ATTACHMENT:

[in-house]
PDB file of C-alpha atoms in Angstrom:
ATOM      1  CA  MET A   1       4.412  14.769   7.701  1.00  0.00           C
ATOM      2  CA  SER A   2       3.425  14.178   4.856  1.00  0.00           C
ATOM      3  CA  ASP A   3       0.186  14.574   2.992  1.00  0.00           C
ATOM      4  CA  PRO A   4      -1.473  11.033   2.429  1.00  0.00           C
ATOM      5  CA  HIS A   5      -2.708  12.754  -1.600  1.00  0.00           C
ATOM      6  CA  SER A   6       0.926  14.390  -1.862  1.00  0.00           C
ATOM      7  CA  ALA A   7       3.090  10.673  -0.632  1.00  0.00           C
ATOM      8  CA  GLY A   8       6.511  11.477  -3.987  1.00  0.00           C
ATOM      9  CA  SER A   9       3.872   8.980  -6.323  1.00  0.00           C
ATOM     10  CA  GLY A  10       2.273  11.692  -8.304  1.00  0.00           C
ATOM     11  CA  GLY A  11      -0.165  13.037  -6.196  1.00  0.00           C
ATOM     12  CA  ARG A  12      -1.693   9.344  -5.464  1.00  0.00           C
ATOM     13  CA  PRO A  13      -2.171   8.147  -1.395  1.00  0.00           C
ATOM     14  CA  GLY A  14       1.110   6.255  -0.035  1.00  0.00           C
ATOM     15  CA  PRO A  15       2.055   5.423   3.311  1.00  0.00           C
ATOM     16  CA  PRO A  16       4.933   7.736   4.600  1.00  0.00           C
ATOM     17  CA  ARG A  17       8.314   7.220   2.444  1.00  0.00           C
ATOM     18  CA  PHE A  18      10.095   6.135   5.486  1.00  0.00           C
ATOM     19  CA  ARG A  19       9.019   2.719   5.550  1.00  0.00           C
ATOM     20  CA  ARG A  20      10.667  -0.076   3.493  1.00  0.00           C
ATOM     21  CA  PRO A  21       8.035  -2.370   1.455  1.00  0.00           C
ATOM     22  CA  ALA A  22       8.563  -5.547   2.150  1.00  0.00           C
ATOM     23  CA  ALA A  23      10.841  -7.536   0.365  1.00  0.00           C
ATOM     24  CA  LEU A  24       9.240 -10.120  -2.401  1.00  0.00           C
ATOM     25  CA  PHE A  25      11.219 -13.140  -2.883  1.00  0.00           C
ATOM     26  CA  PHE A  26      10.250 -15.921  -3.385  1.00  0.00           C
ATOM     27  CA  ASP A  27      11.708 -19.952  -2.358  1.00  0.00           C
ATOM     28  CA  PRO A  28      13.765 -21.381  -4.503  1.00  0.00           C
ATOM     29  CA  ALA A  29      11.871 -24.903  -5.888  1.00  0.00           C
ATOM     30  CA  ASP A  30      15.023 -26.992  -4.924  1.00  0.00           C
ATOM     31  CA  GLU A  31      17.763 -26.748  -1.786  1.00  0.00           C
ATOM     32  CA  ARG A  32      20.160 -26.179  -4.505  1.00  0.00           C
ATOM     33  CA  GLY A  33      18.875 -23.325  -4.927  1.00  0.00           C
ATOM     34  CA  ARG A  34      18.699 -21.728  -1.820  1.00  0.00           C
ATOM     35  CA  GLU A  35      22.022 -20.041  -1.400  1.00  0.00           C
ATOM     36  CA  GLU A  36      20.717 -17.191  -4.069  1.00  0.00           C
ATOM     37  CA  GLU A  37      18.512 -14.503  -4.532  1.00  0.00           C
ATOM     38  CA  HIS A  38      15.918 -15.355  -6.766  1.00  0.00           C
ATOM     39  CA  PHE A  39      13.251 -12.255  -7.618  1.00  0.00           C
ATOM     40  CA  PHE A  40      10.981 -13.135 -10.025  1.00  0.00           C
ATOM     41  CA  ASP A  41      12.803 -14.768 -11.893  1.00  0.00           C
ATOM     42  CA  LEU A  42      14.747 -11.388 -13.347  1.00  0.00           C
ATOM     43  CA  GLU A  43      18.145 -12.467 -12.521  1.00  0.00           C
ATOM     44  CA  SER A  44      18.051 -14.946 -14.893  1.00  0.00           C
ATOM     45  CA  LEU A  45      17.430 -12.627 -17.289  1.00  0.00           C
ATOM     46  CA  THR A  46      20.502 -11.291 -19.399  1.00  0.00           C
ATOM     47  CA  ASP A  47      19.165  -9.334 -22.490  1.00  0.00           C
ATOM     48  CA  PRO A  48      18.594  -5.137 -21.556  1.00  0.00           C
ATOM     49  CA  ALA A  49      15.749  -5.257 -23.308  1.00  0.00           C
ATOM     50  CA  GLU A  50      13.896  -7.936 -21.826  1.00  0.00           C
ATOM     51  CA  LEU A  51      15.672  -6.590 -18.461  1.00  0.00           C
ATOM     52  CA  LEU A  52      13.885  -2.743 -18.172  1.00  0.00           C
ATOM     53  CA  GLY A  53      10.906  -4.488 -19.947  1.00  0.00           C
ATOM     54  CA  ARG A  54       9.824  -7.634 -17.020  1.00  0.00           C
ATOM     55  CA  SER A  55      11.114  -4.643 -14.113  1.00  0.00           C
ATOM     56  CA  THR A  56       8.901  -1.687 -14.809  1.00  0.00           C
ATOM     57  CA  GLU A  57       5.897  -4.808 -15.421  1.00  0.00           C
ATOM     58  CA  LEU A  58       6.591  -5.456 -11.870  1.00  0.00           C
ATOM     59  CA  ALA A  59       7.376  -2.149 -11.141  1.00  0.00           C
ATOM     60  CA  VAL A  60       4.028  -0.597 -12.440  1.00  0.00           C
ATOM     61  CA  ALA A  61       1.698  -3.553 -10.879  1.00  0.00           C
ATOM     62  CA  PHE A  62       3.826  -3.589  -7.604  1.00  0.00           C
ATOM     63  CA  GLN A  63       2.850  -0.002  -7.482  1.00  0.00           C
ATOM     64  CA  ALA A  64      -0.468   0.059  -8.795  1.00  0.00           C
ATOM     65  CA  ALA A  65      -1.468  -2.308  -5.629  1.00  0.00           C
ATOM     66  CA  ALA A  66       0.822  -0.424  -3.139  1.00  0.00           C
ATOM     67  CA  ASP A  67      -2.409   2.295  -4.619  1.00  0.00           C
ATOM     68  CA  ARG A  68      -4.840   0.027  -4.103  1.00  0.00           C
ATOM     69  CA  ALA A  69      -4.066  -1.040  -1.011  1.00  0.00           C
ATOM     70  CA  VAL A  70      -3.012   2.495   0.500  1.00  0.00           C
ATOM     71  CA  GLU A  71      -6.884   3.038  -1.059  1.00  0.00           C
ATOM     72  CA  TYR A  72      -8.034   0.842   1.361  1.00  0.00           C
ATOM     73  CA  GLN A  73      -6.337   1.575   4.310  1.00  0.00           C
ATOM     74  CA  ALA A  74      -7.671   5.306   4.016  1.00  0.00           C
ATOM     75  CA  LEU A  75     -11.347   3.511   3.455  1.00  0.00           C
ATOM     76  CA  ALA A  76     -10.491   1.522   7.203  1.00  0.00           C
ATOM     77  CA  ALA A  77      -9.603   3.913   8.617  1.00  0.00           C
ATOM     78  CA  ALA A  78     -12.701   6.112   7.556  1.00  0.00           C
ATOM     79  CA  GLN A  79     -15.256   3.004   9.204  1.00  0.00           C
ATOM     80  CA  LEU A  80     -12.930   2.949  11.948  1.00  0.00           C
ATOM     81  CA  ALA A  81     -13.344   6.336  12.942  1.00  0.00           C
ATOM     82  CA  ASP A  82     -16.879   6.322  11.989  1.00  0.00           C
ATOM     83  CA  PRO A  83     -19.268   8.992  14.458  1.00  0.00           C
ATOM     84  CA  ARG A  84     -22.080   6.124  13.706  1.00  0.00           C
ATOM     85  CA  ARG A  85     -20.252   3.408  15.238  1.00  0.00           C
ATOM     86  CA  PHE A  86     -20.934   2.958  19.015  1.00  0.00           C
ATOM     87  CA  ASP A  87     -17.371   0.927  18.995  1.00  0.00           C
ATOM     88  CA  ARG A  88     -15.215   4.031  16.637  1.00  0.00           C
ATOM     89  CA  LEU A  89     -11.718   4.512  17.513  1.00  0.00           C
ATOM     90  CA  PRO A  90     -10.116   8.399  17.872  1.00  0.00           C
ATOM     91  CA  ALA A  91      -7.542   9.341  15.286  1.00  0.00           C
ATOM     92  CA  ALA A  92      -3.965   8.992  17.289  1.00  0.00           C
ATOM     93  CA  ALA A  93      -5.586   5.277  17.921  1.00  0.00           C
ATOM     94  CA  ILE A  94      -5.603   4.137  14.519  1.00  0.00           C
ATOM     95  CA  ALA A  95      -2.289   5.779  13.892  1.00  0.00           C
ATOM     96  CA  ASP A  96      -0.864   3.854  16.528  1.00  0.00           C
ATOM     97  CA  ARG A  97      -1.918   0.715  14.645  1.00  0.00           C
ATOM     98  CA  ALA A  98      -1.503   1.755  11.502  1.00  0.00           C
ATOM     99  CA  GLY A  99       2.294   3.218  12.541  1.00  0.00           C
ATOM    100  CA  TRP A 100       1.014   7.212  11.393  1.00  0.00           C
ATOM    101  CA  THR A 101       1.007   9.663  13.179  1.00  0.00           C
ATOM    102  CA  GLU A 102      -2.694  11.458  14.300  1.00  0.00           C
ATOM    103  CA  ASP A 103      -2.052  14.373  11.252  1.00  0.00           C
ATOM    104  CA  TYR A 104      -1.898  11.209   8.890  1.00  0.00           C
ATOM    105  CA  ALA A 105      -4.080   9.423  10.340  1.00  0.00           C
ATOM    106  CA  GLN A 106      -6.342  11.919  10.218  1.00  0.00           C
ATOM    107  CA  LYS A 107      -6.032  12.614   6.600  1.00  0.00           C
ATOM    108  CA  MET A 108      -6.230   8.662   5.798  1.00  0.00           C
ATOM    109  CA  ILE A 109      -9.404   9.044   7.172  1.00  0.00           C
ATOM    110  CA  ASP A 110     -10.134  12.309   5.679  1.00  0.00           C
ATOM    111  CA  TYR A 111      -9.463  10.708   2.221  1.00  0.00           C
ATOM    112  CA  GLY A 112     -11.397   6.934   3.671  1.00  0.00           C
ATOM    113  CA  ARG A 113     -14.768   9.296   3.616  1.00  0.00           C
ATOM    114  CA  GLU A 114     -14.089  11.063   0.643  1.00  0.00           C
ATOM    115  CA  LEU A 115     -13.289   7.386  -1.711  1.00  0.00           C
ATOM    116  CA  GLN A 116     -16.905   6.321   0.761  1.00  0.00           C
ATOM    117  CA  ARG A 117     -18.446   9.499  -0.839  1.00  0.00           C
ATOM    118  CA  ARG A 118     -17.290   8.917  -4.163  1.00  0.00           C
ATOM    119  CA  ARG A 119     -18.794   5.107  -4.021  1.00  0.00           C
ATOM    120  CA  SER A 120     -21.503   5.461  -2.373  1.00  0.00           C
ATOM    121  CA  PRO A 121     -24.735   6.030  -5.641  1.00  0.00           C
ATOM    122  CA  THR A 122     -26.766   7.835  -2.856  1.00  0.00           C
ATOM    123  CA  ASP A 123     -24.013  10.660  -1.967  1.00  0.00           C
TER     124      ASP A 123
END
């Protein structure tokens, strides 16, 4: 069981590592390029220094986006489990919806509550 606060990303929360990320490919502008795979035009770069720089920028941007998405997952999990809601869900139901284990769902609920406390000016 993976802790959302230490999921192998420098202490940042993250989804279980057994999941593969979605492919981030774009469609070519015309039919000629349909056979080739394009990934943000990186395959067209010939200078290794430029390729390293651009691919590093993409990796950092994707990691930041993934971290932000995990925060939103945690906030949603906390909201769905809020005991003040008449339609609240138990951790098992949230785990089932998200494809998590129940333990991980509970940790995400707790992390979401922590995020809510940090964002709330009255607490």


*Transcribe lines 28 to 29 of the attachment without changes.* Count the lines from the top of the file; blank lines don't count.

ATOM     26  CA  PHE A  26      10.250 -15.921  -3.385  1.00  0.00           C
ATOM     27  CA  ASP A  27      11.708 -19.952  -2.358  1.00  0.00           C